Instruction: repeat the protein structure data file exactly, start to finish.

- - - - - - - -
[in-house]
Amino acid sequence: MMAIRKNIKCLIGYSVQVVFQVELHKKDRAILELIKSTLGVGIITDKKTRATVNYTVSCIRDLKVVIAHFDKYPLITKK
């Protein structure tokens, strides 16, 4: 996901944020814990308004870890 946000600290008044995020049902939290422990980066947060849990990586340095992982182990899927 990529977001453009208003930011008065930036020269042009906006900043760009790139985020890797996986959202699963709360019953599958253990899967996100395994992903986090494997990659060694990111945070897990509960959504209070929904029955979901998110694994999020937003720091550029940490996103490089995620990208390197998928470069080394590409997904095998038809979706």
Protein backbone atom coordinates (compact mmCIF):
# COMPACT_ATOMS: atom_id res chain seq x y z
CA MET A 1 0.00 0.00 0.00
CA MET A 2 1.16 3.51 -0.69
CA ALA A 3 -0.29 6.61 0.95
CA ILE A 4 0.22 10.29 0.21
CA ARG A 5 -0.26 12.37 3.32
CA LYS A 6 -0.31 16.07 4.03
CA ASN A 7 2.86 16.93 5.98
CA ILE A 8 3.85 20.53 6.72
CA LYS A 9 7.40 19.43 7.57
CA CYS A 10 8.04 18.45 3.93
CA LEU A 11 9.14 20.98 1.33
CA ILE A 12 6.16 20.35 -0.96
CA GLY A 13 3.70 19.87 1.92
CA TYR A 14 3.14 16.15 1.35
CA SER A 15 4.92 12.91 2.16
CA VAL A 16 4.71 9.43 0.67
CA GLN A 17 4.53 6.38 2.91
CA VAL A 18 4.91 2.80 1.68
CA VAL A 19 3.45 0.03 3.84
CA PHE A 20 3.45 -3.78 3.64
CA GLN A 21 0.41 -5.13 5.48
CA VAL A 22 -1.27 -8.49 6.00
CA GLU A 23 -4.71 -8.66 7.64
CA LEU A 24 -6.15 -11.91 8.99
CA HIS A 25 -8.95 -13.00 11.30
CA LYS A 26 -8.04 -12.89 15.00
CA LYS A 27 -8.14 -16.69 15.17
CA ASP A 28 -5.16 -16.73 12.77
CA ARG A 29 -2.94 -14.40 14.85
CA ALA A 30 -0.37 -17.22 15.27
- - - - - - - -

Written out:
[in-house]
Amino acid sequence: MMAIRKNIKCLIGYSVQVVFQVELHKKDRAILELIKSTLGVGIITDKKTRATVNYTVSCIRDLKVVIAHFDKYPLITKK
């Protein structure tokens, strides 16, 4: 996901944020814990308004870890 946000600290008044995020049902939290422990980066947060849990990586340095992982182990899927 990529977001453009208003930011008065930036020269042009906006900043760009790139985020890797996986959202699963709360019953599958253990899967996100395994992903986090494997990659060694990111945070897990509960959504209070929904029955979901998110694994999020937003720091550029940490996103490089995620990208390197998928470069080394590409997904095998038809979706």
Protein backbone atom coordinates (compact mmCIF):
# COMPACT_ATOMS: atom_id res chain seq x y z
CA MET A 1 0.00 0.00 0.00
CA MET A 2 1.16 3.51 -0.69
CA ALA A 3 -0.29 6.61 0.95
CA ILE A 4 0.22 10.29 0.21
CA ARG A 5 -0.26 12.37 3.32
CA LYS A 6 -0.31 16.07 4.03
CA ASN A 7 2.86 16.93 5.98
CA ILE A 8 3.85 20.53 6.72
CA LYS A 9 7.40 19.43 7.57
CA CYS A 10 8.04 18.45 3.93
CA LEU A 11 9.14 20.98 1.33
CA ILE A 12 6.16 20.35 -0.96
CA GLY A 13 3.70 19.87 1.92
CA TYR A 14 3.14 16.15 1.35
CA SER A 15 4.92 12.91 2.16
CA VAL A 16 4.71 9.43 0.67
CA GLN A 17 4.53 6.38 2.91
CA VAL A 18 4.91 2.80 1.68
CA VAL A 19 3.45 0.03 3.84
CA PHE A 20 3.45 -3.78 3.64
CA GLN A 21 0.41 -5.13 5.48
CA VAL A 22 -1.27 -8.49 6.00
CA GLU A 23 -4.71 -8.66 7.64
CA LEU A 24 -6.15 -11.91 8.99
CA HIS A 25 -8.95 -13.00 11.30
CA LYS A 26 -8.04 -12.89 15.00
CA LYS A 27 -8.14 -16.69 15.17
CA ASP A 28 -5.16 -16.73 12.77
CA ARG A 29 -2.94 -14.40 14.85
CA ALA A 30 -0.37 -17.22 15.27